It’s time to plant. The ideal window is NOW for planting seeds directly into the ground outdoors. Of course, you can also grow your seedlings indoors and transplant them outdoors into the ground or in containers after the last frost.

To grow outdoors you need a sunny location with at least 5 hours of direct sunlight and 5 hours of darkness per day for eight to ten weeks. Consider surrounding objects such as buildings and trees and how the angle of the sun changes over the course of the growing season. Ideally, your grow site will get sun all day long throughout the growing season.

Your plants will need to be spaced at least three to five feet apart, so they all get plenty of sun and breeze. Since you will be tending your plants daily, pick a location with easy access. Unless it rains every few days, you’ll need to water your plants regularly.

You may want to have your soil tested at your county extension office. Test results will show pH levels and levels of the key nutrients of nitrogen, phosphorous and potassium. You can ask for recommendations on the amendments needed to improve your soil quality. The soil doesn’t have to be that good – they are weeds, after all.

Plants grown outdoors receive far more light which helps develop the buds growing at the bottom of the plant as much as those at the top. Although you don’t have the control of an indoor grower, successfully growing marijuana outdoors provides you with a much larger yield.

You can place seeds directly into your soil or medium which will avoid any transplant shock. More often it is easier to germinate in a small pot or solo cup of your chosen medium. Be sure that the pot or solo cup has holes in the bottom for excess water to drain. Once they are established and the threat of frost is gone, you can plant them in the garden or into bigger pots.

There are numerous methods for sprouting seeds. Using the paper towel method, seeds are placed on moistened paper towel on a plate and placed in a warm dark place. Usually covered with plastic or an upturned plate to retain moisture and humidity. After a few days to a week, your seeds will have sprouted.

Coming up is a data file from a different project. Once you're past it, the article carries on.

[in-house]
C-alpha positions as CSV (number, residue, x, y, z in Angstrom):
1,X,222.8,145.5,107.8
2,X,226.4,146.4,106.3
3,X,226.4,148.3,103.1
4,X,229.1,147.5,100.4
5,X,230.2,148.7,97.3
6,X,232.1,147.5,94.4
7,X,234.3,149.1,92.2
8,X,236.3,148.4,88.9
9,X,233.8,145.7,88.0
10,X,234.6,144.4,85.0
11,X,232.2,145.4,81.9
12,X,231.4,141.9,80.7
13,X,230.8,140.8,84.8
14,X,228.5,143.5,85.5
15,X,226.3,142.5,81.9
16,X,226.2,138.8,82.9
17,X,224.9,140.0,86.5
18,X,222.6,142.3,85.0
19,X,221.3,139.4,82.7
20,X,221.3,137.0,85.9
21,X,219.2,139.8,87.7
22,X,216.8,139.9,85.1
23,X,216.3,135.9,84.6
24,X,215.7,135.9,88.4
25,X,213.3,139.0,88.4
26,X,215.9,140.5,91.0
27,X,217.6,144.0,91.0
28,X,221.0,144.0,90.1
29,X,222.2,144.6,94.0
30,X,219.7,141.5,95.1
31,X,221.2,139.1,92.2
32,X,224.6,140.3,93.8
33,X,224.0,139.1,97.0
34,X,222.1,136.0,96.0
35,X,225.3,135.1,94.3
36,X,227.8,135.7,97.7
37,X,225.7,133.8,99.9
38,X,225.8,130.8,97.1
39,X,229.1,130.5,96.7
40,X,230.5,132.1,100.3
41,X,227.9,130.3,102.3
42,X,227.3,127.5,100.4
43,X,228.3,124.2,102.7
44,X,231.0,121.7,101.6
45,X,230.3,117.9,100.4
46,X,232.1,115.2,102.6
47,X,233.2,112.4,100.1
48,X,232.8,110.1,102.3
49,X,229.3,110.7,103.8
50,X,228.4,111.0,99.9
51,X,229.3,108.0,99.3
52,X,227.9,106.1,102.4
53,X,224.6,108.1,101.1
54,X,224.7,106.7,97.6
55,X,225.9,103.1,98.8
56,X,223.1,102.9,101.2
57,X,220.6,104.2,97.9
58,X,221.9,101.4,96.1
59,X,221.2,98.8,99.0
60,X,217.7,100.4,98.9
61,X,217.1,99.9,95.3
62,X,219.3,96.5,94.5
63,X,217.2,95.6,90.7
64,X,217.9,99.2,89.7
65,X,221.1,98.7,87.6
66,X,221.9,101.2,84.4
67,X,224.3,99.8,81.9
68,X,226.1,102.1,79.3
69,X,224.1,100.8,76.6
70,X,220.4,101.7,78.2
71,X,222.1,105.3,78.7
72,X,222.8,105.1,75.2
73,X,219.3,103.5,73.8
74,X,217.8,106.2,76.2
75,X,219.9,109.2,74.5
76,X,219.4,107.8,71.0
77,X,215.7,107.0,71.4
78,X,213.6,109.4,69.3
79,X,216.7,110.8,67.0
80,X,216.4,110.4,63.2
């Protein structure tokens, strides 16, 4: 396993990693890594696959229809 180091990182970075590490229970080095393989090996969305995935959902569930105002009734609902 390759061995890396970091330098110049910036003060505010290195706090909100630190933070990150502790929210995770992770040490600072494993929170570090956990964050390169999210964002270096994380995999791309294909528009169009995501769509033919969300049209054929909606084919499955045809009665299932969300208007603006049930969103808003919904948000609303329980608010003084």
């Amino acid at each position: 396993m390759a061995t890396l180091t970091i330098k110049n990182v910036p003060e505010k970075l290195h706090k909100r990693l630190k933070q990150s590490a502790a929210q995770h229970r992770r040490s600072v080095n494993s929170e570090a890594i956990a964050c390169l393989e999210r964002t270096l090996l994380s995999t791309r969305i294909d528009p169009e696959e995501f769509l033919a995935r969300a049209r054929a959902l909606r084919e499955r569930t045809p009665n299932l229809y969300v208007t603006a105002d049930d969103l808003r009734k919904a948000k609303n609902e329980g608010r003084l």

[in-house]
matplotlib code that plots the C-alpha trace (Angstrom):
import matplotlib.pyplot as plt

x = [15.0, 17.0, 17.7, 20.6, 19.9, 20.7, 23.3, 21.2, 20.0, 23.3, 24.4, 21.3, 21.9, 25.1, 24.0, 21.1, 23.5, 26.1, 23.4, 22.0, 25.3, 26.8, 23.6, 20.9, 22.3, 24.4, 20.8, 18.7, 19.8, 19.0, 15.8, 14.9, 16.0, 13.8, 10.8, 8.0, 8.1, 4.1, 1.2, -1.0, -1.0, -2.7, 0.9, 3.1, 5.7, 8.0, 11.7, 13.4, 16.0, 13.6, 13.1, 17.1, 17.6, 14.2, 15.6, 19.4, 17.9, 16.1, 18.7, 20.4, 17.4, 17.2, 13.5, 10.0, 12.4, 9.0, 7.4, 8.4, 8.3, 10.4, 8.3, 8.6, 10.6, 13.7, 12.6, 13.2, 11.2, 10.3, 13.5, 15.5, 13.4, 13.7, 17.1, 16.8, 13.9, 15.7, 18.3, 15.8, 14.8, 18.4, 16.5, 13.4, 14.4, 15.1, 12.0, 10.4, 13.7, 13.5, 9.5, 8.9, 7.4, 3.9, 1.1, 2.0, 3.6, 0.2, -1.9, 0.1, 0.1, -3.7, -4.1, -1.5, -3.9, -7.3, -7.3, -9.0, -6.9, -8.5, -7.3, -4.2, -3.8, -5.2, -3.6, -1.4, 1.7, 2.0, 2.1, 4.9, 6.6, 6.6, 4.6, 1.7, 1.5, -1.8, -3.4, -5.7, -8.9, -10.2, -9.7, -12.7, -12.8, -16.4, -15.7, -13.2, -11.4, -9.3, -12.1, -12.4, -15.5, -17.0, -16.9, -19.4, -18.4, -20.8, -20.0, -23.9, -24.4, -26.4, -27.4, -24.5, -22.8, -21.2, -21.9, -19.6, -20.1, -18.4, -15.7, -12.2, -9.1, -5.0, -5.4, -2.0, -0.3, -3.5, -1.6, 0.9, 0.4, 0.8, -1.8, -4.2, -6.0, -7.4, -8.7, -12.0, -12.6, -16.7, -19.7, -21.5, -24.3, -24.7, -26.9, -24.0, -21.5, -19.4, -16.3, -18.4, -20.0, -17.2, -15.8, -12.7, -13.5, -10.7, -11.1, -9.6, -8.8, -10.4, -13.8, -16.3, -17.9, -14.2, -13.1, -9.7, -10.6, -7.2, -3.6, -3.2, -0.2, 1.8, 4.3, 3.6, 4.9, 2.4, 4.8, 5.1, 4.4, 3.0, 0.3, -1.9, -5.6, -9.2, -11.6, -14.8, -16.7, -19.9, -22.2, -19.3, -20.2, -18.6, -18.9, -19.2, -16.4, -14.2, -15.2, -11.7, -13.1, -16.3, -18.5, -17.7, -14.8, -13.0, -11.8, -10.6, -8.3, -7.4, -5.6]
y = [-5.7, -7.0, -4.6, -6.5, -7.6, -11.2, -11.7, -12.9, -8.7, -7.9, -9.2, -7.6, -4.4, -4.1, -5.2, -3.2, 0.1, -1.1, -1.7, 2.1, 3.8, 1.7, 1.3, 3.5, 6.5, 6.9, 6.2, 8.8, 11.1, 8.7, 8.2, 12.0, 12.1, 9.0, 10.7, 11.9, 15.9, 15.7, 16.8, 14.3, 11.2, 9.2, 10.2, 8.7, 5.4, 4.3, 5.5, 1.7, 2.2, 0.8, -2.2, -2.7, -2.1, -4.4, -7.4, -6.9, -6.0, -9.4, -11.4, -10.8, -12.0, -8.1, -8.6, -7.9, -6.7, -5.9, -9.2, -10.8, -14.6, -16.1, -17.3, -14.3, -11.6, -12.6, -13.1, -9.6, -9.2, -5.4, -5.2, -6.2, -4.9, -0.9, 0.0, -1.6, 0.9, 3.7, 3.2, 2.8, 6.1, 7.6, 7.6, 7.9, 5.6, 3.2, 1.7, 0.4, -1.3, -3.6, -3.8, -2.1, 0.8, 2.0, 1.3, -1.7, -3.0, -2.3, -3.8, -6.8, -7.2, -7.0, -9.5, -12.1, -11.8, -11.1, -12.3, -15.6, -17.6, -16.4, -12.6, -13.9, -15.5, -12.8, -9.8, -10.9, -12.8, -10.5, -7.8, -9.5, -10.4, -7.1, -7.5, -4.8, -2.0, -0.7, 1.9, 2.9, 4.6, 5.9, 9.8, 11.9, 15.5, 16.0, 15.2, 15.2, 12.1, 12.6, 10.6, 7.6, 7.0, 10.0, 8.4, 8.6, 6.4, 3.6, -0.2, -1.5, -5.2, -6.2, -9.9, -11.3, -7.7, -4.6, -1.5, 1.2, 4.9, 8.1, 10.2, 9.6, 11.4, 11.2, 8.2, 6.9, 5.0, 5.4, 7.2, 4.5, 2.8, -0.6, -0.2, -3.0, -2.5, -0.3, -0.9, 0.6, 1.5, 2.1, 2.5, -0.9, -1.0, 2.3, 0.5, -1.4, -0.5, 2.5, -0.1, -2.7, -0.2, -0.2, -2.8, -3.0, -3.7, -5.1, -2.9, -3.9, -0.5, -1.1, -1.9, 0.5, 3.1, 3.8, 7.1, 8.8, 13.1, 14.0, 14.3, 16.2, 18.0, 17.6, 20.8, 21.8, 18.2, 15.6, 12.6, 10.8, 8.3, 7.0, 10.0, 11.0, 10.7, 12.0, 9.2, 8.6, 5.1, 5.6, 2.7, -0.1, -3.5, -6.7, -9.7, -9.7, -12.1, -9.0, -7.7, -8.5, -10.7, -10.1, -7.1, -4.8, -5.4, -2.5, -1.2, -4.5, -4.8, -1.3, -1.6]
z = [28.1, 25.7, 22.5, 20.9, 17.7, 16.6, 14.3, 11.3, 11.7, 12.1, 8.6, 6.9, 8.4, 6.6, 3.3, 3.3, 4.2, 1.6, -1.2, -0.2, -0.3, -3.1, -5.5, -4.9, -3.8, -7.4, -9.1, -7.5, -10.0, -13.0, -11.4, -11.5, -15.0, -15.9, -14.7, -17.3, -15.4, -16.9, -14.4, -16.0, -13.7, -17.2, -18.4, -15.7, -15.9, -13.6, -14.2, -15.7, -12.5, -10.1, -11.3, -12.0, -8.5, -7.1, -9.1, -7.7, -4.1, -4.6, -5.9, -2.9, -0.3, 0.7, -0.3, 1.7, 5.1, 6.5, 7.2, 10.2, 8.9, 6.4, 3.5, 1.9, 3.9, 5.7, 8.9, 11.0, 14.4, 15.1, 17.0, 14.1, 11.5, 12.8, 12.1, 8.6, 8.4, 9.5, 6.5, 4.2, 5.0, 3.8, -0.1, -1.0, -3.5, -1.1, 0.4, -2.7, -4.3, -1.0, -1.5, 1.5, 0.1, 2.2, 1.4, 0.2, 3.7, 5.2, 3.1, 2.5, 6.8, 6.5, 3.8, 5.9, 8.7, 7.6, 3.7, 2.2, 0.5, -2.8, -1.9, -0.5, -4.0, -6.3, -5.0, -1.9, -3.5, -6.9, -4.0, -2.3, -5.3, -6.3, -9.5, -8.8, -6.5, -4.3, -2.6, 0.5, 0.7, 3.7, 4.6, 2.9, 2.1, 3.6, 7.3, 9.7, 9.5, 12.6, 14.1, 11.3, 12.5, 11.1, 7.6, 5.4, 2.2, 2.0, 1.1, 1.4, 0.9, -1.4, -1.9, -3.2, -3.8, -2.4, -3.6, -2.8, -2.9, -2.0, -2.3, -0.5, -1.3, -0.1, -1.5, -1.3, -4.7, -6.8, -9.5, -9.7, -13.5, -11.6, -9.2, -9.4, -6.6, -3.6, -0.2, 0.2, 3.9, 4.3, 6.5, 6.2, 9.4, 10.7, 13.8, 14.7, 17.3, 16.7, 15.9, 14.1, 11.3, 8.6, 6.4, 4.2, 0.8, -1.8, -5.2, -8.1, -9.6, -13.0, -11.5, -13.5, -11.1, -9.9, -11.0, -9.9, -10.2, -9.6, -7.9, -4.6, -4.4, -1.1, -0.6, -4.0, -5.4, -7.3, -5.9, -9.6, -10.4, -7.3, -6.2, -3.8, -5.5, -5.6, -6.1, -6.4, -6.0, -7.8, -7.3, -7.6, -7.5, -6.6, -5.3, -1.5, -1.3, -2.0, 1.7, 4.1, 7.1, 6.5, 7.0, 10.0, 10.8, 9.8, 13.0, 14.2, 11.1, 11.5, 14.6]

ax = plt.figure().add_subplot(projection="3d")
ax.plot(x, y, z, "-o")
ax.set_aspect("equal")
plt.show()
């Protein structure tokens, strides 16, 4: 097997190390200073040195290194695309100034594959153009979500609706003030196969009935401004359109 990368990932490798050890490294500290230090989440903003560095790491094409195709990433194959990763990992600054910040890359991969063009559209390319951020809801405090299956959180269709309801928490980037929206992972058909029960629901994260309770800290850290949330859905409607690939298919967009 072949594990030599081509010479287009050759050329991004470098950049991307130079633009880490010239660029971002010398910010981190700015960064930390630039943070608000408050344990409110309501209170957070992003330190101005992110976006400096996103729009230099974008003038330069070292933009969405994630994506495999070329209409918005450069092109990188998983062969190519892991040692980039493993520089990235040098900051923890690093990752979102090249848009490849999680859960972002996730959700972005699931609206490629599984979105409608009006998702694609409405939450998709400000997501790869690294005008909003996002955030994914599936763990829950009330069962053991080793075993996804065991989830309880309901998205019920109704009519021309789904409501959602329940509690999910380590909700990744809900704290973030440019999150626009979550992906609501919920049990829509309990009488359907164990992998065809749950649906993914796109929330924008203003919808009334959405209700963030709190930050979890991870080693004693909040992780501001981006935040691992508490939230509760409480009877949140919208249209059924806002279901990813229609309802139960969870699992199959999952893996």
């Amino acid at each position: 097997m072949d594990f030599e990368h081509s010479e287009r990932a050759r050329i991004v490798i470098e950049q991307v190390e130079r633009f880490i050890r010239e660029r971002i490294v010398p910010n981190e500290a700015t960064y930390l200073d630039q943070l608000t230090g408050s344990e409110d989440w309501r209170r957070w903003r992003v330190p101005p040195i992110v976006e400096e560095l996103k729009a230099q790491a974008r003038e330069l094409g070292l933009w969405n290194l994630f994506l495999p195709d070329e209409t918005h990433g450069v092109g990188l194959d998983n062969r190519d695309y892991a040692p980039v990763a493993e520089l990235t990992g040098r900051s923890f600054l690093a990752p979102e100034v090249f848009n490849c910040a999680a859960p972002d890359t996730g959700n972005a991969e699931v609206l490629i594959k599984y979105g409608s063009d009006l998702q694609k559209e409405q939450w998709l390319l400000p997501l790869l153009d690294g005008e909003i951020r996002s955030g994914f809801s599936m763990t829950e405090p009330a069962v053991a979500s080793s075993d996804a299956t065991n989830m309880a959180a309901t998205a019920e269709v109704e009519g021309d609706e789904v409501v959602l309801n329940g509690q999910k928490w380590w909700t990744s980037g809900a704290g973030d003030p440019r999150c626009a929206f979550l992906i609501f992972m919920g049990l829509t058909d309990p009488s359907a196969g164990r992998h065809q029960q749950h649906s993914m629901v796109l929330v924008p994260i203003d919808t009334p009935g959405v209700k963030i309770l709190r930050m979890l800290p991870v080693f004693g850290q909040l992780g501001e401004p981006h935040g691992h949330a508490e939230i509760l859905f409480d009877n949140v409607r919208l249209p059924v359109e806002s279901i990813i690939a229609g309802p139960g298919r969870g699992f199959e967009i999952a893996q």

You can simply soak your seeds in enzyme enriched water until you see the tap root appear then put in your medium. The seedling will quickly strike and break the surface about a week later. You can place your germinated seeds into jiffy pots, peat plugs or rock wool for further growth. Once you see roots poking out, you can put them into their final position without damaging roots. This method is easy to maintain and takes a very small space.

You plant seeds so that the white root faces downward, about a knuckle deep into your growing medium. The top of the seed should be just below the surface. It can take anywhere from a couple of hours to a couple of days before you see the young seedling emerge from the soil or growing medium. If your marijuana seedling hasn’t sprouted from the soil within 10 days after being placed root-down, it probably isn’t going to make it. Even with the best practices and the best seeds, you will occasionally lose a seed. Many times it has nothing to do with you!

When you move seedlings around a lot, it stresses them out and potentially stunts their growth. Too much stress can even kill them. So try to plan from the beginning so that you move your seedlings around as little as possible. Once they get bigger, they are a lot more hardy and can stand a lot more stress and movement.

If you will be transplanting your seedlings again, avoid transplanting until they are well established and have a couple of sets of leaves (nodes). If you plant seedlings in a growing medium in a solo cup or peat pot, you can just cut away the cup or the bottom of the peat pot for easy transplanting.

For fastest growth rates, it’s better to plant young seedlings or clones in a very small container. The reason you want to start with a small container is that your plant’s young roots thrive on oxygen. Cannabis plant roots “breathe” oxygen, just like we breathe air. It’s important that young cannabis roots get plenty of oxygen so the plant can grow as fast as possible.

By planting young seeds in a small container with holes in the bottom, the growing medium will dry out much more quickly, allowing you to water more often. The young cannabis seed will get plenty of oxygen and water. However, young plant roots do not drink much water yet. So if you use a large container, they will use up all of the oxygen quickly and need more before you need to water again.

Growing cannabis is an organic process without strict sets of rules. It is not a linear system to learn, but an art to be mastered. There are a number of equally effective methods for germinating cannabis seeds and all require water, warmth and air. Over time you will find the one that works best for you.